The fact that it doesn’t is a tribute to writer-directors Brian Klugman and Lee Sternthal, whose intriguing script uses each of its plotlines to resonate with and reflect the others.
The film starts with Dennis Quaid, as an author named Clay Hammond, who is reading from his best-selling book before an avid audience. He commands the room, his assured voice telling the tale that comprises the bulk of the film.
It’s a novel about a writer named Rory Jansen (Bradley Cooper), who is married to Dora (Zoe Saldana) and lives in New York. He’s been out of college for several years but still taps his father (J.K. Simmons) for money to live on while he writes what he is convinced will be the book that launches his career.
And then … it doesn’t. Crushed, he and his bride take a trip to Paris, where she finds him an antique briefcase, which he begins to use as he joins the corporate rat-race, working for a publisher, starting out in the mailroom. Until the day he discovers a hidden pocket in the old leather satchel, containing a typed manuscript.
Rory reads it – and is floored. It is compelling and commercial, so much so that he types the anonymous story into his own computer, prints it out and submits it to the top editor at his employer. They also see its value – and turn the novel into a publishing phenomenon, and Rory along with it.
But even as he is basking in the adulation, celebrity and sudden wealth that go with having a bestselling phenomenon, he is approached one day in Central Park by an elderly man (Jeremy Irons). As it turns out, the old man is the author of the hidden manuscript, having written it – about a World War II love affair with a girl he met as a soldier – and then lost it at the same time he lost her. Now what?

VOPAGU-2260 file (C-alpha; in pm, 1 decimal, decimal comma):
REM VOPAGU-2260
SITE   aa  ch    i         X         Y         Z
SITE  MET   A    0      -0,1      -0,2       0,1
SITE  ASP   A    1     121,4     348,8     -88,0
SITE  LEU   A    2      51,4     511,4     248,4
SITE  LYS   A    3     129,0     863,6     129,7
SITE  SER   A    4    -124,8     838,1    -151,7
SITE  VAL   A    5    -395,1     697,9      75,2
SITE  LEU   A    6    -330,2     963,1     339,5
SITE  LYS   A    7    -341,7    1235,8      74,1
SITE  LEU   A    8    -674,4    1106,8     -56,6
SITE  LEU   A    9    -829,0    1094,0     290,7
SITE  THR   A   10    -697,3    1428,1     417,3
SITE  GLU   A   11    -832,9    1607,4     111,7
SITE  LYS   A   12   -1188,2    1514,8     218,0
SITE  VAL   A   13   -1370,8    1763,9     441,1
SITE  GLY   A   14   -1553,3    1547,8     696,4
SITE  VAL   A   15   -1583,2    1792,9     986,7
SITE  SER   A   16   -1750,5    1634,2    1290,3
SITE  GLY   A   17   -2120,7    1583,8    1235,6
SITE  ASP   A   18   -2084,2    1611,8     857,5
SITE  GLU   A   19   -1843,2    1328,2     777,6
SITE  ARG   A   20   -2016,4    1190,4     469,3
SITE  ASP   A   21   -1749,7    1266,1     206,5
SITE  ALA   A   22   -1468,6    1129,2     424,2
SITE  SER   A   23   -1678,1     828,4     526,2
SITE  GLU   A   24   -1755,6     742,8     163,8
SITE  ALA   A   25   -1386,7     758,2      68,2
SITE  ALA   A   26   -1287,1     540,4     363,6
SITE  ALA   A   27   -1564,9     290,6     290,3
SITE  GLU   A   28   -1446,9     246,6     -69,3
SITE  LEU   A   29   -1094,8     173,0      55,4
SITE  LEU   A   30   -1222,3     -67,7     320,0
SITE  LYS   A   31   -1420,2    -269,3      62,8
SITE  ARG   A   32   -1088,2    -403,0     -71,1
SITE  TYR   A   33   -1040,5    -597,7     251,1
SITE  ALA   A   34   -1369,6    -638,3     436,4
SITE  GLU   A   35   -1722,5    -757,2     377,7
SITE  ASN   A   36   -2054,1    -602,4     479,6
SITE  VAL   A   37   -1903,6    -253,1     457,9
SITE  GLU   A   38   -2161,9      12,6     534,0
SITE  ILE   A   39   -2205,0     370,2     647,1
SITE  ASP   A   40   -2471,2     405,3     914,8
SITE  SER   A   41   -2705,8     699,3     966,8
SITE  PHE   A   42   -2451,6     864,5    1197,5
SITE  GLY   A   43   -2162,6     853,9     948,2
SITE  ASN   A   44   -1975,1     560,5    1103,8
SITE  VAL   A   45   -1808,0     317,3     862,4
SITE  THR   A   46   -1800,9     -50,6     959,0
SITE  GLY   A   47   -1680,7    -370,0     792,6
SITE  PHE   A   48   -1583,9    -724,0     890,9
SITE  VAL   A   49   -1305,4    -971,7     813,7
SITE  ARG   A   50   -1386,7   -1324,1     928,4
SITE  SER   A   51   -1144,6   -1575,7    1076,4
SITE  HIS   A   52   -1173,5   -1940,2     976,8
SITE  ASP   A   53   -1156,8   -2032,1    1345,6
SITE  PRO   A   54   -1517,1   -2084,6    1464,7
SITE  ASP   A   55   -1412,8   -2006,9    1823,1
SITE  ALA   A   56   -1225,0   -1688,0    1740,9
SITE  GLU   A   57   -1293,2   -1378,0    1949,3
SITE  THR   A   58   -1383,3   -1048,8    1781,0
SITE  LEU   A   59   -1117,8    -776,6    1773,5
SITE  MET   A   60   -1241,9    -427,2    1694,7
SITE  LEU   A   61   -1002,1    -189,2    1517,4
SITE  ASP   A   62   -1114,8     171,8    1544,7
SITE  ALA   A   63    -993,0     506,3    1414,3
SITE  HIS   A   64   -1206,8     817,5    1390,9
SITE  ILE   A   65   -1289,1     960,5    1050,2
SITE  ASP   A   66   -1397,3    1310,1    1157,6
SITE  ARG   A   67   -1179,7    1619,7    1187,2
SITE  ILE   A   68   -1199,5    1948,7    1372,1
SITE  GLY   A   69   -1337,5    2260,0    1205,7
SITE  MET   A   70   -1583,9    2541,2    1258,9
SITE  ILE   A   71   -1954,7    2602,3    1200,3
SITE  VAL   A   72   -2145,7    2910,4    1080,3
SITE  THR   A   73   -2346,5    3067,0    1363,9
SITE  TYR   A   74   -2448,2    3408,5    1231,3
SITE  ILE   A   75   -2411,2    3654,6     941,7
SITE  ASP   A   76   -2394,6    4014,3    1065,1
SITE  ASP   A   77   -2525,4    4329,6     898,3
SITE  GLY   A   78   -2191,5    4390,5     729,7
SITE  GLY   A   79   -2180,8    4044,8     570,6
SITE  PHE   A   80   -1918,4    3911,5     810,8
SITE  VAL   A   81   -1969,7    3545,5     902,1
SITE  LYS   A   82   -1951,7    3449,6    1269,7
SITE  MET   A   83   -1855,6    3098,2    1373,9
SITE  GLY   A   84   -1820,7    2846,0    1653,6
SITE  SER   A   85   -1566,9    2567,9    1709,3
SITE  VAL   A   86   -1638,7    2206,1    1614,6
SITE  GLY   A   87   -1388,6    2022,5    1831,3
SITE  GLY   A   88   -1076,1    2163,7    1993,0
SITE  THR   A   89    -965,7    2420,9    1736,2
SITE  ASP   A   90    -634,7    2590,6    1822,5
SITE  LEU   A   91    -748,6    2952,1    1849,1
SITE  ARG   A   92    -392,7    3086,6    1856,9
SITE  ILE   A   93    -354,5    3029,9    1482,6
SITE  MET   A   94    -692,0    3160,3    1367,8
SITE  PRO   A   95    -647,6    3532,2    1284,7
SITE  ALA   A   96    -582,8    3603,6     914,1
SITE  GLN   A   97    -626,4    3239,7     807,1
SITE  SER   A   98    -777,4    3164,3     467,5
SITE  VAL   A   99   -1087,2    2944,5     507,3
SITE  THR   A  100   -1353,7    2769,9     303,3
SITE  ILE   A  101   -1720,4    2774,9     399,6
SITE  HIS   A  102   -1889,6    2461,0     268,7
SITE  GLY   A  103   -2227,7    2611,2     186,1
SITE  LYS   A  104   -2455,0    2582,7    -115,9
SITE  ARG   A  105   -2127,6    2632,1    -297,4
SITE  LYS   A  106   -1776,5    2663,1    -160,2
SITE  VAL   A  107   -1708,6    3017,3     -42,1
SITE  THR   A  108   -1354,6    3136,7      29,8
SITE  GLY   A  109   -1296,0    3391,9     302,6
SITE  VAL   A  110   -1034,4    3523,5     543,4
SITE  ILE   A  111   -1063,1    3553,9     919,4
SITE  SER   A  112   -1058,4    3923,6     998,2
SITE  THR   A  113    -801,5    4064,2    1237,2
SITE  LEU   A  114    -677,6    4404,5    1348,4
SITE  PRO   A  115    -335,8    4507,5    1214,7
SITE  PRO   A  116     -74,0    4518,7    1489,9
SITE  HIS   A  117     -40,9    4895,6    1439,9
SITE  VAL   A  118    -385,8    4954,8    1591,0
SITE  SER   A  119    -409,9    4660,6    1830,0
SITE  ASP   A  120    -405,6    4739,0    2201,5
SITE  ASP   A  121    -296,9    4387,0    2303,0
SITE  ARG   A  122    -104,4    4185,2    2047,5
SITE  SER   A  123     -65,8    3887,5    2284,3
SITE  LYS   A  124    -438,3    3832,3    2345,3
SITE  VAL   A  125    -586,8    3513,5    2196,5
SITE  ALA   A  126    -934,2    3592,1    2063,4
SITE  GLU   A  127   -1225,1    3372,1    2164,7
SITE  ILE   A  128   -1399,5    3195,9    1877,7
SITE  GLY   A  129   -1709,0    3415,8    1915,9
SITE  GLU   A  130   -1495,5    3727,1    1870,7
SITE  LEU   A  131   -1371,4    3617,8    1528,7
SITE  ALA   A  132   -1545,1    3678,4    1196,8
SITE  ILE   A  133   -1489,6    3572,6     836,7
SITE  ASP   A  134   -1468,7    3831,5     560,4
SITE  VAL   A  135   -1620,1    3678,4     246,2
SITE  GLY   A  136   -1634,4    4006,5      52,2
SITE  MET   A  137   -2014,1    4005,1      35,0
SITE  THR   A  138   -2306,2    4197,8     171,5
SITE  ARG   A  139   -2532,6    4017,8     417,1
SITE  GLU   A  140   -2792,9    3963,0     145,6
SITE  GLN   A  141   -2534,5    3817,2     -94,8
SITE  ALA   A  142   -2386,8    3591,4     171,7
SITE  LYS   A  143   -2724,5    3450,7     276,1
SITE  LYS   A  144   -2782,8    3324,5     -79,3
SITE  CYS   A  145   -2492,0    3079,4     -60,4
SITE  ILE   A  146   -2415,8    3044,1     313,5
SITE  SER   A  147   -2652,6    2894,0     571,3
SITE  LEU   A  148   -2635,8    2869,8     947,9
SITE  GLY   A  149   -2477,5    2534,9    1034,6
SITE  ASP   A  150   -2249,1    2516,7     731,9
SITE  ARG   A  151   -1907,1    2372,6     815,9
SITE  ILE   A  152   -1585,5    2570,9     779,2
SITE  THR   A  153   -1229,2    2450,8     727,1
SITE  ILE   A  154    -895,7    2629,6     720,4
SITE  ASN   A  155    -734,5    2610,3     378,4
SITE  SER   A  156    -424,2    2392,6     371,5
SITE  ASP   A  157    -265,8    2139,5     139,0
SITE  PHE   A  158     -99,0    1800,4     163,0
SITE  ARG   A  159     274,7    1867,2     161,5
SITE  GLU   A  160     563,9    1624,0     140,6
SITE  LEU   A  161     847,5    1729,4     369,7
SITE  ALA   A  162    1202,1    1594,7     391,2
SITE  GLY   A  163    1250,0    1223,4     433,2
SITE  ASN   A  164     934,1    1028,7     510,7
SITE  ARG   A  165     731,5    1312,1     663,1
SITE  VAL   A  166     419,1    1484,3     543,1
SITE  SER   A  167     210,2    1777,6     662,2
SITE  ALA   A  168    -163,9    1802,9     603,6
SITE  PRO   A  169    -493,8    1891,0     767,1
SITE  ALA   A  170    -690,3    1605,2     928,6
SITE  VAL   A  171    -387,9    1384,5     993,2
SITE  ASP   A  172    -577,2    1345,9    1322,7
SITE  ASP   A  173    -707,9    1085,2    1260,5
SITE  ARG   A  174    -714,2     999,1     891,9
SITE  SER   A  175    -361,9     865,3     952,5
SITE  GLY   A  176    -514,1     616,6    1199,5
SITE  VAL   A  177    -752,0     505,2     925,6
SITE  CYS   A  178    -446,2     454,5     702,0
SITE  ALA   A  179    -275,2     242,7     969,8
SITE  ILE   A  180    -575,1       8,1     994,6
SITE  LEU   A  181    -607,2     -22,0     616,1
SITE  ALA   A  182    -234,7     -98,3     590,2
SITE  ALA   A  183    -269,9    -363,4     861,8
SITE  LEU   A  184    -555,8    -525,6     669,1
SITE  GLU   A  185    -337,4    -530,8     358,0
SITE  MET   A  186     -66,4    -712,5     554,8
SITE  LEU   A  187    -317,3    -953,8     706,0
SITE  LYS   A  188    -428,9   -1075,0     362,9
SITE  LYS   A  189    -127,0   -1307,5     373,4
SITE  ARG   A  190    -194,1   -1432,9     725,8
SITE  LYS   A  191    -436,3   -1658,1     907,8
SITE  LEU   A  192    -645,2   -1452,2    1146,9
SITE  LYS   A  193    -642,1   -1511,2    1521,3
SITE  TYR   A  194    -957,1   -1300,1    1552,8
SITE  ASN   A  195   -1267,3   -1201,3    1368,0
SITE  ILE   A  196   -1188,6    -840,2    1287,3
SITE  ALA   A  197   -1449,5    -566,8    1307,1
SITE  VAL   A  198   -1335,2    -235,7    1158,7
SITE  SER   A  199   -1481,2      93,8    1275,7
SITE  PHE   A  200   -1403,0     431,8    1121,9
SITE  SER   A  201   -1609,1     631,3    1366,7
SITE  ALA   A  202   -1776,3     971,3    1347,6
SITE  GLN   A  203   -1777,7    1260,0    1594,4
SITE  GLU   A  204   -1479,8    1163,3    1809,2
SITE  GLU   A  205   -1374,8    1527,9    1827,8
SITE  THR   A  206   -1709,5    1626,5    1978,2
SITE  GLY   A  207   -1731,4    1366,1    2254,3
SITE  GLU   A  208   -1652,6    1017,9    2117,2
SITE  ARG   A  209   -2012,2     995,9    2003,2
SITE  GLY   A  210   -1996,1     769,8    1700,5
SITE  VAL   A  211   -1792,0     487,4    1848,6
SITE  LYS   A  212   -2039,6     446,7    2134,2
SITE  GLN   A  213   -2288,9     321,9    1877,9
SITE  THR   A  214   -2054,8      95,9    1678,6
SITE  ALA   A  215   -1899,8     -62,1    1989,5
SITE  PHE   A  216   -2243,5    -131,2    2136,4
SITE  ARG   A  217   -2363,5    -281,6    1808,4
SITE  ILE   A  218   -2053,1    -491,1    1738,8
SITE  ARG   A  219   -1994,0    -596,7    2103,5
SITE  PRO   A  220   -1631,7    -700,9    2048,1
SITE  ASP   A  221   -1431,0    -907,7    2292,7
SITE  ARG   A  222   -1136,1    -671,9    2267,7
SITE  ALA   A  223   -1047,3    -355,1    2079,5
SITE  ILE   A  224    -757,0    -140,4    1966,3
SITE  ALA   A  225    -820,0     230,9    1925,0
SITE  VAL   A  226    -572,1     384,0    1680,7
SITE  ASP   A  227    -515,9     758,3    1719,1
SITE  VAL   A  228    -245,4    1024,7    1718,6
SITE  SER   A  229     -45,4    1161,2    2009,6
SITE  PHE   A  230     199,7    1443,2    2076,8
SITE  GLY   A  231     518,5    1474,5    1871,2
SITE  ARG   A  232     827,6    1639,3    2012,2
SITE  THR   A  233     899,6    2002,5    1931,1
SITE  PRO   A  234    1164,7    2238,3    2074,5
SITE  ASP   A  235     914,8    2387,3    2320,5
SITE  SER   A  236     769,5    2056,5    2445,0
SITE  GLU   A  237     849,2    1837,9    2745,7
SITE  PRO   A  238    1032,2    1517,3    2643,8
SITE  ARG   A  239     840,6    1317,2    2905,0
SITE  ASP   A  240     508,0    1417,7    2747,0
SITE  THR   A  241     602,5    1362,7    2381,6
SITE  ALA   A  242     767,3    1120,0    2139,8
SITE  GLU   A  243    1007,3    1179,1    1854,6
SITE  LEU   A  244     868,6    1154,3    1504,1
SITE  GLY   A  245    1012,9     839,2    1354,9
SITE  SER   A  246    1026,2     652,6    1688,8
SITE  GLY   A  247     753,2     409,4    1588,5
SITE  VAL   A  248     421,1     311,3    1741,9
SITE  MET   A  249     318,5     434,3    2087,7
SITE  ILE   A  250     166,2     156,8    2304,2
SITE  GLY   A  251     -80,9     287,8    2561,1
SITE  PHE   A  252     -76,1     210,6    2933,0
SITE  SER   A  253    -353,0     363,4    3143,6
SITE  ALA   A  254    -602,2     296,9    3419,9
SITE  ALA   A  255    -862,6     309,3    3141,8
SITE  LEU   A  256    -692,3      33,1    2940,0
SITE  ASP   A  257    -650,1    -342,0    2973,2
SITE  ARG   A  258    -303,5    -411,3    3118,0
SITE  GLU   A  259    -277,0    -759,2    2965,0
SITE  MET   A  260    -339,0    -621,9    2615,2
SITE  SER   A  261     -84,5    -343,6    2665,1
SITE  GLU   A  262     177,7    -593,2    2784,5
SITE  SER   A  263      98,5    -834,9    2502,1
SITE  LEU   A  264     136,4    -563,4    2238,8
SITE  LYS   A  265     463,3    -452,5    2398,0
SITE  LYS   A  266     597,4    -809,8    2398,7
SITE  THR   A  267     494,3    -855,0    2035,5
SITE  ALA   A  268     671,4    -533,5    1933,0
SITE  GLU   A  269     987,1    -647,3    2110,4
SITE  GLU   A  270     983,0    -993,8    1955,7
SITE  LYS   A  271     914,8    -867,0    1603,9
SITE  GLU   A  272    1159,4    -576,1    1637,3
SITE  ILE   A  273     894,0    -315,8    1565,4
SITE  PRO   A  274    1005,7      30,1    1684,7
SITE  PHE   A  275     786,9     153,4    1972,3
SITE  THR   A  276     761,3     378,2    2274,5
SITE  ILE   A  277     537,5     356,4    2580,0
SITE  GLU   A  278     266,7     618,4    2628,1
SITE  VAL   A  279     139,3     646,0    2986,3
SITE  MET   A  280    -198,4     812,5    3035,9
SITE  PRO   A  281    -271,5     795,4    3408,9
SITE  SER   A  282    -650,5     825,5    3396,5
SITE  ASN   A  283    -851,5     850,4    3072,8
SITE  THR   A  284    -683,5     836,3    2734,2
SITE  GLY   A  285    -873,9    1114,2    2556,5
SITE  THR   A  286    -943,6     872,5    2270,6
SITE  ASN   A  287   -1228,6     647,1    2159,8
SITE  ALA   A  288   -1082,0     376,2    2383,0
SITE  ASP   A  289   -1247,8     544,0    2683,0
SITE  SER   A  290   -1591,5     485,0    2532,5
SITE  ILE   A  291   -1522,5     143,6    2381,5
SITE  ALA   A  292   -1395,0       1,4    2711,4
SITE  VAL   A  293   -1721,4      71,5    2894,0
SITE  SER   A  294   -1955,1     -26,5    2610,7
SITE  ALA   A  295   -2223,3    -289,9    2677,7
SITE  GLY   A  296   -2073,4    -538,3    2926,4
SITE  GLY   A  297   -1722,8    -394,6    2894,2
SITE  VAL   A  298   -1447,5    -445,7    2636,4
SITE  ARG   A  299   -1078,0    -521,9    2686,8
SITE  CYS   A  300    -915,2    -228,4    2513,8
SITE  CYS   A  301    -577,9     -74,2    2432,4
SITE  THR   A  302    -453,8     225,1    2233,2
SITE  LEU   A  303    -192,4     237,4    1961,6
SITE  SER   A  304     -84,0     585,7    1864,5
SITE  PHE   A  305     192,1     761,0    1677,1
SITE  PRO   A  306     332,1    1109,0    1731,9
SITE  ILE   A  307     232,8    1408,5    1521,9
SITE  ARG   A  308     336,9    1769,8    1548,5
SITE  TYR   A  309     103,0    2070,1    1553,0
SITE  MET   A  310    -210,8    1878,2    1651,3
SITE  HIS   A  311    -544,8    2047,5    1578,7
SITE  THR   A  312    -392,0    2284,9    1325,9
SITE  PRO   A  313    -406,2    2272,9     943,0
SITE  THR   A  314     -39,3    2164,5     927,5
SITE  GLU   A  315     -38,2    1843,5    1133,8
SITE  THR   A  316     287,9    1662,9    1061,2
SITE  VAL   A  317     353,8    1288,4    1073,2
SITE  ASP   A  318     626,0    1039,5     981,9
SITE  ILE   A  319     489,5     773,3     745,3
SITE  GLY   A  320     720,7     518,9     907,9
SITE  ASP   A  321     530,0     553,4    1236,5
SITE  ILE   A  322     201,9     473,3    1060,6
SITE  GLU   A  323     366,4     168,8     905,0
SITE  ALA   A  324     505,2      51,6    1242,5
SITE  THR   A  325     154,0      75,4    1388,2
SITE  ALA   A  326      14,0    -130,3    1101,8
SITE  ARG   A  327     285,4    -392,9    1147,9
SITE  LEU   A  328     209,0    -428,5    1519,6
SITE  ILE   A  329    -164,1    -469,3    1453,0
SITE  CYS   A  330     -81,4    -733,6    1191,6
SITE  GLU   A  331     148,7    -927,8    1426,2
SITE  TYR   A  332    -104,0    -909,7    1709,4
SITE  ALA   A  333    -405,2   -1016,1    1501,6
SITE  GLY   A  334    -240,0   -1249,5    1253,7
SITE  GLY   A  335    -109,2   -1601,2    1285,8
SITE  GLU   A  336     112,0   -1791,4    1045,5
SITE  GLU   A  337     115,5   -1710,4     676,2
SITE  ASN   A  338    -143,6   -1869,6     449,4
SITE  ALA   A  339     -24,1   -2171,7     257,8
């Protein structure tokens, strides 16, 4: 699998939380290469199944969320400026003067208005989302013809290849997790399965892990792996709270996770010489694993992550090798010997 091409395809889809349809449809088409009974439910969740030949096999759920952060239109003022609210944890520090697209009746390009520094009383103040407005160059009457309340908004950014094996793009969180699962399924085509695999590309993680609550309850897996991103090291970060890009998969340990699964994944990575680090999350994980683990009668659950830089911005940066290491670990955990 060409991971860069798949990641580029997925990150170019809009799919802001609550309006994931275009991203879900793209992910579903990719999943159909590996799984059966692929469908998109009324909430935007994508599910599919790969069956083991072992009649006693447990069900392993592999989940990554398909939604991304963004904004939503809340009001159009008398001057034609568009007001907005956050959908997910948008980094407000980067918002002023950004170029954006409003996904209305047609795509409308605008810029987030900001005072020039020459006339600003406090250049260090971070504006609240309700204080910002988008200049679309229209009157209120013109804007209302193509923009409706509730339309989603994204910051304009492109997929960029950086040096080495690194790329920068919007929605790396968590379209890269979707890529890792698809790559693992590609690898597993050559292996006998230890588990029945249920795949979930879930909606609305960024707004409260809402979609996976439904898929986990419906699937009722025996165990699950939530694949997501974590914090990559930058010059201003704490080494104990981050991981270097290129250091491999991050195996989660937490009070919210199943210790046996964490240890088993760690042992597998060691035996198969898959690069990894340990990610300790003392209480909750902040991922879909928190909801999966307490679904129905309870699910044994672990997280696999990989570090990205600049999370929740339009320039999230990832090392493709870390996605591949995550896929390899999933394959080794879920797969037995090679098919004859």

That’s the dilemma at the center of the tale, but it’s far from the only one. Even as Clay takes a break from his reading he is approached by another would-be writer and possible groupie (Olivia Wilde). She comes on to him, though he’s married, offering hints of possible pleasures to come after the reading, if he’s willing to pursue.
“The Words” is a set of stories built around a series of moral choices that catch the unsuspecting characters by surprise. The choices include consequences, both physical and metaphysical – and, at times, it’s difficult to decide which choice is the tougher one.
Klugman and Sternthal have a solid group of actors to work with, each of whom seems perfectly cast to maximize the moral quandaries. At the center of it is Cooper, boyishly ambitious, yet earnestly artistic, a guy who is dying to be taken seriously as a writer. Cooper captures the sense of guilt that lurks beneath the surface of each scene in which he reaps accolades – and the pit-of-the-stomach sick feeling when Irons crosses his path, catching him in the lie.
Irons, too, is note-perfect: He’s something worse than a blackmailer – someone who knows the truth and leaves it up to the liar to make the right decision. There is fire under the surface, but Irons only hints at the lifelong disappointment and pain lurking beneath his placid exterior.
And then there’s Quaid, who embodies the idea that great art is not necessarily produced by great human beings. Wilde has a seductively opportunistic quality that works for her role as well.
“The Words” is juicy, entertaining and thought-provoking. It manages to be literary and populist at the same time, in its story about the price of dreams and what any of us might be willing to do for love, success or both.Print This Post